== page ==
Roy Cokayne

Delta Property Fund, the listed black-managed and substantially black-owned property fund with significant exposure to government tenanted offices, grew its distributions per linked unit by almost 24 percent to 40.18c in the six months to February.

The fund, which is exploring a possible merger with Rebosis and Ascension Properties, said the total distribution for the year of 72.69c was ahead of guidance provided to the market.

However, it stressed a comparison with the year to February last year was not meaningful because the previous year’s results included a prelisted business that was significantly restructured upon listing.

Sandile Nomvete, Delta’s chief executive, said on Tuesday the parties to the proposed merger were still going through the due diligence processes required by their respective boards.

Delta said the rationale for the proposed merger included that it would establish the largest listed black economic empowerment property fund on the JSE, with a property portfolio valued in excess of R16.5 billion and a market capitalisation of R9.5bn.

In addition, capital available to smaller market capitalisation real estate investment trusts (REITs) was increasingly constrained, driving consolidation and corporate activity to best serve the interests of the REIT’s linked unitholders and tenants. The growth aspirations of each of the parties would be fast-tracked as strategic platforms were consolidated and the merged entity was expected to attract interest from a wider group of investors, thereby increasing the liquidity of the merged entity, and may result in its re-rating.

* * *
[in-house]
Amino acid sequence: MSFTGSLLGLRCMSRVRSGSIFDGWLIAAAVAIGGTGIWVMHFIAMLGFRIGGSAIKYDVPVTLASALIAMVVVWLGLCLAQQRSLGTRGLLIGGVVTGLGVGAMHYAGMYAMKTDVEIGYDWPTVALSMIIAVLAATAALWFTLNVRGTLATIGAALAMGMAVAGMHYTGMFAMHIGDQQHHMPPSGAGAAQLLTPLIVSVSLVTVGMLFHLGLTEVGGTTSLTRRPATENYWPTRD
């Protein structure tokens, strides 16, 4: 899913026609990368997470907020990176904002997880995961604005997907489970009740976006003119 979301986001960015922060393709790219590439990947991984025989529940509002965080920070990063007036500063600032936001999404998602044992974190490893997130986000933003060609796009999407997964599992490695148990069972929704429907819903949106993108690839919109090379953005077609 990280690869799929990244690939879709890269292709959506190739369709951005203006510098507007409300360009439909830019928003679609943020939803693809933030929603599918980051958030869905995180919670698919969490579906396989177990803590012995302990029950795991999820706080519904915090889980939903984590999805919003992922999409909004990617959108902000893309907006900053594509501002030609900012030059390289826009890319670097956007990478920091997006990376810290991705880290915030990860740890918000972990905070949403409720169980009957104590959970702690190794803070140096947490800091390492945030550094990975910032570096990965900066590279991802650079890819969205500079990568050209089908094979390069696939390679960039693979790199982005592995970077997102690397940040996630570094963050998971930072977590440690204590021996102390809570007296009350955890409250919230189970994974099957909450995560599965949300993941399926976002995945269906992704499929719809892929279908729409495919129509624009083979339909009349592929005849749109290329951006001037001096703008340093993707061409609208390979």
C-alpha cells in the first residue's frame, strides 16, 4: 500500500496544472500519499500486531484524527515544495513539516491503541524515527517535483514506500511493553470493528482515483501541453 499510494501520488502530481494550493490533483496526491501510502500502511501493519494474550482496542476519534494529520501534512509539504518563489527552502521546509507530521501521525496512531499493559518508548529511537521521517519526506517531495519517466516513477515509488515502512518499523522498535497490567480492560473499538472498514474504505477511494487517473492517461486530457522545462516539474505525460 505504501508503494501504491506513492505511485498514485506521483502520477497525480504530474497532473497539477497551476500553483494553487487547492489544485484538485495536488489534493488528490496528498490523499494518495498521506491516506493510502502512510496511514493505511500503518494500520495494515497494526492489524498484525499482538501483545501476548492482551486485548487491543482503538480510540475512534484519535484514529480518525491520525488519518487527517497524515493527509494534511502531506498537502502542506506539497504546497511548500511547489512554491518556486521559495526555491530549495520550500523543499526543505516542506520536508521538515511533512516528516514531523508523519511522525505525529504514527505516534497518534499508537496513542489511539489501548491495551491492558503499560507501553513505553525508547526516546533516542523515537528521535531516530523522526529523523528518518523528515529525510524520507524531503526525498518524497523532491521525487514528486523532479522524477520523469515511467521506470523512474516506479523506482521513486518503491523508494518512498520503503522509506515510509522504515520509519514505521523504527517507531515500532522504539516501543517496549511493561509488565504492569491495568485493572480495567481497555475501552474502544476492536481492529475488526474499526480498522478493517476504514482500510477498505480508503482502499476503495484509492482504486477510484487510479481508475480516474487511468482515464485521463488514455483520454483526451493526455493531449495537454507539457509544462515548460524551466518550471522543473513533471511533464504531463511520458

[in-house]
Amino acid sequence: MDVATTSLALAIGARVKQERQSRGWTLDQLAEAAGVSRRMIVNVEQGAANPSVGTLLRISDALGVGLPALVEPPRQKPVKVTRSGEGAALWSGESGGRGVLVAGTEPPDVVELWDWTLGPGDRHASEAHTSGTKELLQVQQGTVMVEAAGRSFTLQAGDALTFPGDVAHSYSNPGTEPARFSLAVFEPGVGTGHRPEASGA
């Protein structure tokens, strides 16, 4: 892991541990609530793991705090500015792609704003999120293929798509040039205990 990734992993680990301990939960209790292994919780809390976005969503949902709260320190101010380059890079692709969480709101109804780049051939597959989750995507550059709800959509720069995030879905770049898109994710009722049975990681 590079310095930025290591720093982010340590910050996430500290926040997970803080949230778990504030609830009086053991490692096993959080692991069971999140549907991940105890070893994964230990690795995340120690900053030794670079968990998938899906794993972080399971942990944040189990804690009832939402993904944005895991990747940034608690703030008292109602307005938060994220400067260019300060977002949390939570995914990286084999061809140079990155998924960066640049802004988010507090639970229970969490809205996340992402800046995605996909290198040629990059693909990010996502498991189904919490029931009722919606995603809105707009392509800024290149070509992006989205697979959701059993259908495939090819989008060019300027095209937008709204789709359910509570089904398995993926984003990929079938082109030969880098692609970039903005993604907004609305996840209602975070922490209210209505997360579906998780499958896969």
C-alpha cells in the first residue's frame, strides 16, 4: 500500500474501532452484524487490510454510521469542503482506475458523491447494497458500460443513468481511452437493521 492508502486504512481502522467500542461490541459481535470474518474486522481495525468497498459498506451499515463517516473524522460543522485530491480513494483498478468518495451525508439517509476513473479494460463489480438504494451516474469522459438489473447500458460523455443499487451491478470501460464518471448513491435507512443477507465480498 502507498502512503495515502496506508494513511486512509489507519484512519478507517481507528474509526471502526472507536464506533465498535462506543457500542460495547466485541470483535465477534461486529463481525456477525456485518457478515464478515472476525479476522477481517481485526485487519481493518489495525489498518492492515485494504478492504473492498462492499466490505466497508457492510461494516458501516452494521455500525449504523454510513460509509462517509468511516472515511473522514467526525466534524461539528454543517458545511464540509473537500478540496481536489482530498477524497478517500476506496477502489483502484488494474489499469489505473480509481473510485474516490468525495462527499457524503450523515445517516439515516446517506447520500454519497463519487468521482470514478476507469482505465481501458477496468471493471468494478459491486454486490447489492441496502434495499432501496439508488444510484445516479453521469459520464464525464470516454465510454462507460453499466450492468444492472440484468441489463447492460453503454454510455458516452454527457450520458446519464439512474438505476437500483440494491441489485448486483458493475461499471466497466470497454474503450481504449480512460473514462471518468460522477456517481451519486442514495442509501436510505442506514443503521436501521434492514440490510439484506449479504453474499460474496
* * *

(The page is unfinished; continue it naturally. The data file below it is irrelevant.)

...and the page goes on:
The proposed merger was also expected to position the merged entity to make further yield enhancing acquisitions. Its increased size should provide it with greater access to debt and capital markets at competitive rates and generally to have a lower cost base, thereby improving its prospects.

Nomvete said despite the proposed merger, Delta’s management continued with its strategy to grow the portfolio with yield enhancing assets, while still optimising the existing portfolio.

“Delta continues to be well positioned for the acquisition of future government, parastatal and black economic empowerment sensitive tenanted buildings, due to its empowerment credentials. This is evident in the renewals of 25 percent of the leases in the existing portfolio,” he said.

A total of 25.15 percent of Delta’s portfolio, comprising 156 263 square metres, was renewed in the year at a weighted average escalation rate across the portfolio of 8 percent. Vacancies increased to 4.6 percent of gross lettable area in February from 4.4 percent.

Delta said the increase in administration expenses to R48.1 million in the six months to February from R15.8m for the six months to August was in line with the increase in the portfolio. Its portfolio was valued at R7bn in February and comprised 77 properties with a total gross lettable area of 621 442m2.

During the year, Delta acquired properties for R4.5bn and a 9.07 percent interest in Ascension Properties A-units and a 21.94 percent interest in Ascension Properties B-units.

Nomvete said the local property market, especially the office market, was expected to remain challenging this year, but the fund’s board believed it was largely shielded from many of the expected challenges due to the portfolio’s positioning, with the sovereign underpin and long lease expiry profile.